To finish drought plan, Colorado River water managers ask Congress for approval

Lake Mead is the nation’s largest reservoir, and its level is key to operations of a drought contingency plan agreed to by the seven Colorado River Basin states and now awaiting approval by Congress. (Photo by Luke Runyon/KUNC)

GREELEY, Colo. – Water leaders from the seven states that make up the vast Colorado River Basin met Tuesday in Phoenix to sign a letter to Congress asking for federal approval of a drought contingency plan meant to protect Lake Mead.

Recent heavy snows in the Southern Rocky Mountains have relieved some short-term pressure on the region’s water supplies. If dry conditions in the Southwest return in the next six years, the plan would force Arizona, Nevada, California and Mexico to cut back the amount each takes from the overallocated system. The other four states in the basin are Colorado, Wyoming, Utah and New Mexico.

If snowpack remains high the next few years, the plan might not need to be used.

“Today is a very important day in the history of the Colorado River,” said U.S. Bureau of Reclamation commissioner Brenda Burman, who for more than a year has pressured state water managers to agree on voluntary cutbacks. “Today the seven basin states have come to an agreement and signed together a letter to Congress memorializing that agreement. The intrastate drought contingency plans are done. They are complete.”

In their letter to Congress, water leaders said they want to execute the basin-wide drought contingency plan no later than April 22.

In declaring the intrastate plans done, Burman also rescinded her call to Colorado River Basin state governors for input to craft a federal plan should the states fail to coalesce.

The plan has been cobbled together through a series of agreements over the past five months among the states that make up the Colorado River watershed. Nevada first approved its portion of the plan in November. Colorado, Wyoming, Utah and New Mexico followed suit in December. However, California and Arizona failed to meet a series of federal deadlines while the two states attempted to calm warring intrastate factions.

In Phoenix, water officials attempted to provide closure to the drought contingency plan process, while acknowledging big hurdles remain, including projected climate impacts to snowpack and the river’s structural deficit, in which more water exists on paper in the form of water rights than in the system itself.

“This is definitely a euphoric high point that we’re in right now, but there are miles and miles to go before we sleep,” said James Eklund, a member of the Upper Colorado River Commission who signed the letter on behalf of Colorado.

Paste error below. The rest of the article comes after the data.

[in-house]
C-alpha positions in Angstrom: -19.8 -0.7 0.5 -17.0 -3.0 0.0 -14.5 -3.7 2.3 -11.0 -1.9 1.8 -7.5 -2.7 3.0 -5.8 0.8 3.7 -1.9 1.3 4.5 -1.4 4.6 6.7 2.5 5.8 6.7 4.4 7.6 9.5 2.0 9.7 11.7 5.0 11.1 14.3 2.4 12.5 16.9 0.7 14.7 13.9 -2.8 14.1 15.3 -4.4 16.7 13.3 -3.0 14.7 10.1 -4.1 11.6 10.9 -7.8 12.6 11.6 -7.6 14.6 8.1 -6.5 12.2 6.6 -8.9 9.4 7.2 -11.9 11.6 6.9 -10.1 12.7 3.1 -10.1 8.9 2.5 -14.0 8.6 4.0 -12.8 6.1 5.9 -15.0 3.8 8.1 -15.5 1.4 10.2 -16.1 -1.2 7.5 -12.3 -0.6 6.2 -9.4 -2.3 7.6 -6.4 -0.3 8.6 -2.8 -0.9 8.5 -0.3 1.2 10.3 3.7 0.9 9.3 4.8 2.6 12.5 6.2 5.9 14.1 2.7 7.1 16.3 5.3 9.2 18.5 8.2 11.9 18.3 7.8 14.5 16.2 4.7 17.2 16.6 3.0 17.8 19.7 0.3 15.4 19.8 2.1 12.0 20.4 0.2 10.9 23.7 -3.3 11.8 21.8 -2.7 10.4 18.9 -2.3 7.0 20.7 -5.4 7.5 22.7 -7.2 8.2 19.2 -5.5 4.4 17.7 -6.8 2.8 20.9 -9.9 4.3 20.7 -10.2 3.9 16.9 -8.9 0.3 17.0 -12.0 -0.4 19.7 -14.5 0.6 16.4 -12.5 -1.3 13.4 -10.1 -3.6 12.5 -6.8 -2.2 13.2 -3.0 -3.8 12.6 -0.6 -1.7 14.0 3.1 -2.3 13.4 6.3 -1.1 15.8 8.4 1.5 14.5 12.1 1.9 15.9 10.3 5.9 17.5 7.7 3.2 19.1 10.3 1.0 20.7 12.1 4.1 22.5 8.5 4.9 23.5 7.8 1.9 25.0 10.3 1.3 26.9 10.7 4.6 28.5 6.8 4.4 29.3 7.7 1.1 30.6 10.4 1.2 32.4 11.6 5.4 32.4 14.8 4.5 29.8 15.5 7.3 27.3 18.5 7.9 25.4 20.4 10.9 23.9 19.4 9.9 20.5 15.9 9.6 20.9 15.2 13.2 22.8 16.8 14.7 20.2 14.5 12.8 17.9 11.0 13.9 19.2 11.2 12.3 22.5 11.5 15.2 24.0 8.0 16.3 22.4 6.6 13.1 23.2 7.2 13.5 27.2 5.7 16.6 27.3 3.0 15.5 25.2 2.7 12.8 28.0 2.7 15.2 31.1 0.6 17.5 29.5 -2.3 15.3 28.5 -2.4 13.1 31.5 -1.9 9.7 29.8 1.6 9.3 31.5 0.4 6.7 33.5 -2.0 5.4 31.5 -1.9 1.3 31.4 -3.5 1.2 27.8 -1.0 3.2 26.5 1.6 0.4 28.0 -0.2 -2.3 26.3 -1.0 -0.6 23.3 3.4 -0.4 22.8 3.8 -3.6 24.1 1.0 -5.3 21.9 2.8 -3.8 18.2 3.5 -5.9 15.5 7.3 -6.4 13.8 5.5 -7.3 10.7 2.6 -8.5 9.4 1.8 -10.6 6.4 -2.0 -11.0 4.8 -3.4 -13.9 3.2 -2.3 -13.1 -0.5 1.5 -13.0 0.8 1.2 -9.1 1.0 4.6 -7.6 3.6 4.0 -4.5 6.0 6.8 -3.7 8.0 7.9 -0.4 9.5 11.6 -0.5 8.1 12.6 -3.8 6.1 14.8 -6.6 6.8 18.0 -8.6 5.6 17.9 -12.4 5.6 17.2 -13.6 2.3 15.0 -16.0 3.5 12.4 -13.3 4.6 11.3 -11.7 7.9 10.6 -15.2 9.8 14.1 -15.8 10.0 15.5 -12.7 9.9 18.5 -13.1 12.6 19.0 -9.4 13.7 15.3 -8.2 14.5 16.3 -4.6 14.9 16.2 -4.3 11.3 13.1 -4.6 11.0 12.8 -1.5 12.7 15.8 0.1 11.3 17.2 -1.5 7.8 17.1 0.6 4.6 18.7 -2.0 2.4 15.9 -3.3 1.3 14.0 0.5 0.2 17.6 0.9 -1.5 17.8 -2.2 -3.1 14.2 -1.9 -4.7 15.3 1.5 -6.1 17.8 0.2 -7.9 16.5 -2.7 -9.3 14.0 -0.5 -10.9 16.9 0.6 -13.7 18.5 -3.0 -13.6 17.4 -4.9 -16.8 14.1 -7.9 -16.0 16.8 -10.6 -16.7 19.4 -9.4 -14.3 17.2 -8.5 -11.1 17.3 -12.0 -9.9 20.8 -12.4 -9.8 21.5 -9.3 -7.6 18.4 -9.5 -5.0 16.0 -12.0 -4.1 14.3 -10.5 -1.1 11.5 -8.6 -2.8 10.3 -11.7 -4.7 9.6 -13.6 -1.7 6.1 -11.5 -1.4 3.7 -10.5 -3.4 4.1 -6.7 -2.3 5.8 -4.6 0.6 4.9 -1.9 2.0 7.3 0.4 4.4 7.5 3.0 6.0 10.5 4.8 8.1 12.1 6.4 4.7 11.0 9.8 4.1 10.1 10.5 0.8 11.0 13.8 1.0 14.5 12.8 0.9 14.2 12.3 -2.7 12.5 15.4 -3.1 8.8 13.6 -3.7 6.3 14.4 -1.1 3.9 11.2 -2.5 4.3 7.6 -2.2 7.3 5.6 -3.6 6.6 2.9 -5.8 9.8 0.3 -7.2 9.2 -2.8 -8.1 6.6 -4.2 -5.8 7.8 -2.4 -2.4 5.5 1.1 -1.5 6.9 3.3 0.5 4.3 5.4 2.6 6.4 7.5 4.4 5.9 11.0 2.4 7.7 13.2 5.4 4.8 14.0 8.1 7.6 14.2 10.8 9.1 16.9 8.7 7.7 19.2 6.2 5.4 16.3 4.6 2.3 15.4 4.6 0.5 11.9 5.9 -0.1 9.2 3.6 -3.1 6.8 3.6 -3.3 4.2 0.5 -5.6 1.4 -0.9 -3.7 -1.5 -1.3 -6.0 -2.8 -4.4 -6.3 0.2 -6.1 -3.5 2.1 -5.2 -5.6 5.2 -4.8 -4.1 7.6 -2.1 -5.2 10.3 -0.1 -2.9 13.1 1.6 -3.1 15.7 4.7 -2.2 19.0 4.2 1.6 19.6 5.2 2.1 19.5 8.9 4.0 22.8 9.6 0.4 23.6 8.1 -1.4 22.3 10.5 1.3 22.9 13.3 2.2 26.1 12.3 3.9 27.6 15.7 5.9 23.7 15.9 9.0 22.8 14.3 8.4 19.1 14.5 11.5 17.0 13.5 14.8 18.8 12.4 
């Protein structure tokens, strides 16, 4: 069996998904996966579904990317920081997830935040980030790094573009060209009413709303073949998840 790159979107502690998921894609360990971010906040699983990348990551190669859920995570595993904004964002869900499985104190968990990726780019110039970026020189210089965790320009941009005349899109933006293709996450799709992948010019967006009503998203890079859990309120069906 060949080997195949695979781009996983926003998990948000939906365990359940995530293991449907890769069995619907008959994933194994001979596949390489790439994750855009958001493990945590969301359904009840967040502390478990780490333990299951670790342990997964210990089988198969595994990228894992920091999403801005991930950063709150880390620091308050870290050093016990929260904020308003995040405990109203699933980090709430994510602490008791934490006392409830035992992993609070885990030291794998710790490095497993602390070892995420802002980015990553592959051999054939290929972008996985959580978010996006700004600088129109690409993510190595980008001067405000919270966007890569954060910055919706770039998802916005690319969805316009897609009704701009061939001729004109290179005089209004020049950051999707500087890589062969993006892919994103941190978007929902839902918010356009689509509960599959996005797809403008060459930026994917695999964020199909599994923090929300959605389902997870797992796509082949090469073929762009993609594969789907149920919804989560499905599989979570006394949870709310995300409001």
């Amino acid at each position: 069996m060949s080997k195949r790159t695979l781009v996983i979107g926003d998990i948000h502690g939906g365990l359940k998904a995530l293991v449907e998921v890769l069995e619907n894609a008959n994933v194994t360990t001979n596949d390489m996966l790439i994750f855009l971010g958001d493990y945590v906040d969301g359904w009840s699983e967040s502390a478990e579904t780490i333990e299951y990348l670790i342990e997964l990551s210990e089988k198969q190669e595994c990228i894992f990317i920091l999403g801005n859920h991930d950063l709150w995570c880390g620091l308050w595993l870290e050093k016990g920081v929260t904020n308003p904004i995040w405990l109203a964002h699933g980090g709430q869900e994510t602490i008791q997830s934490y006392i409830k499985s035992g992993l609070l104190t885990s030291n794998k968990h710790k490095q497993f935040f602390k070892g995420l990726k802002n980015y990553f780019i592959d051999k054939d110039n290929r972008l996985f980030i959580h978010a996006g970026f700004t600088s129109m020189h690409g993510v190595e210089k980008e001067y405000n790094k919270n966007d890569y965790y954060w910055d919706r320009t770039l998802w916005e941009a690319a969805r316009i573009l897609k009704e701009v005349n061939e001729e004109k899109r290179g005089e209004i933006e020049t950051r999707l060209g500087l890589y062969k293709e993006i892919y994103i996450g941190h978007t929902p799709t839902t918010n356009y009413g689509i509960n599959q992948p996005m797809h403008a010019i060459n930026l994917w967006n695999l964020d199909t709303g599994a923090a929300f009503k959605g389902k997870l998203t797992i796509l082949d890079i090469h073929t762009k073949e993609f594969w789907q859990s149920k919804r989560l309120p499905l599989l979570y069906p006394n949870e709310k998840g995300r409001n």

The euphoria isn’t shared by all users in the Southwestern watershed. The plan does not have the support of the single largest user of Colorado River water: the Imperial Irrigation District (IID) in Southern California. District officials said they would only sign onto the drought plan when IID received $200 million in federal funds to mitigate public health and environmental problems brought on by the shrinking Salton Sea.

“By forging ahead, what they are saying is that the only acceptable way to check the boxes marked ‘IID’ and ‘Salton Sea’ is to erase them,” IID board president Erik Ortega said in a statement. “What they’re also saying is that getting the (drought contingency plan) done is more important than getting it right.”

IID officials have criticized the federal government, and Burman herself, for pushing for the plan’s completion.

In mid-March, the Metropolitan Water District of Southern California voted to shoulder the state’s burden under the drought contingency plan, bypassing IID and undercutting the agency’s demands for Salton Sea mitigation funds. IID’s opposition to the plan could make congressional approval more difficult.

“Through this drought contingency plan, we have tried to have zero impacts to the Salton Sea,” said Peter Nelson, chairman of the Colorado River Board of California. “We think that goal has been achieved, with or without the Imperial Irrigation District.”

The drought contingency plan overlays a set of 2007 guidelines that govern how the river’s two biggest reservoirs, Lakes Mead and Powell, are managed. Those guidelines weren’t able to keep up as warmer, drier conditions and chronic overuse dropped the reservoirs, particularly Mead, to critical levels. The plan is meant to provide temporary stability while water managers negotiate a new set of operating guidelines to go into effect in 2026.

Mead and Powell have dropped over the past 19 years. After the record-breaking hot and dry conditions in 2018, the two reservoirs are currently at their lowest combined level since they were filled decades ago. The reservoirs are part of a river system that provides drinking and irrigation water for about 40 million people.

In Arizona, the plan was criticized for being a small, incremental step rather than a more substantive look at the state’s future water demands and practices. The water managers who negotiated the drought contingency plan acknowledge it’s a temporary patch that will help adjust to climate change but won’t solve the region’s water scarcity conundrum.

“If we were aliens visiting Earth from another system years from now, would we run it this way? Probably not,” said Eklund, of the Upper Colorado River Commission. “But there are history and legacy, pieces of law and policy, politics in this basin that have guided us to where we are and what we have to do. And I think given the hand we’ve been dealt this is a pretty outstanding moment.”

This story is part of a project covering the Colorado River, produced by KUNC and supported through a Walton Family Foundation grant. KUNC is solely responsible for its editorial content.

Sign up for CRONKITE DAILY to catch up on the latest news.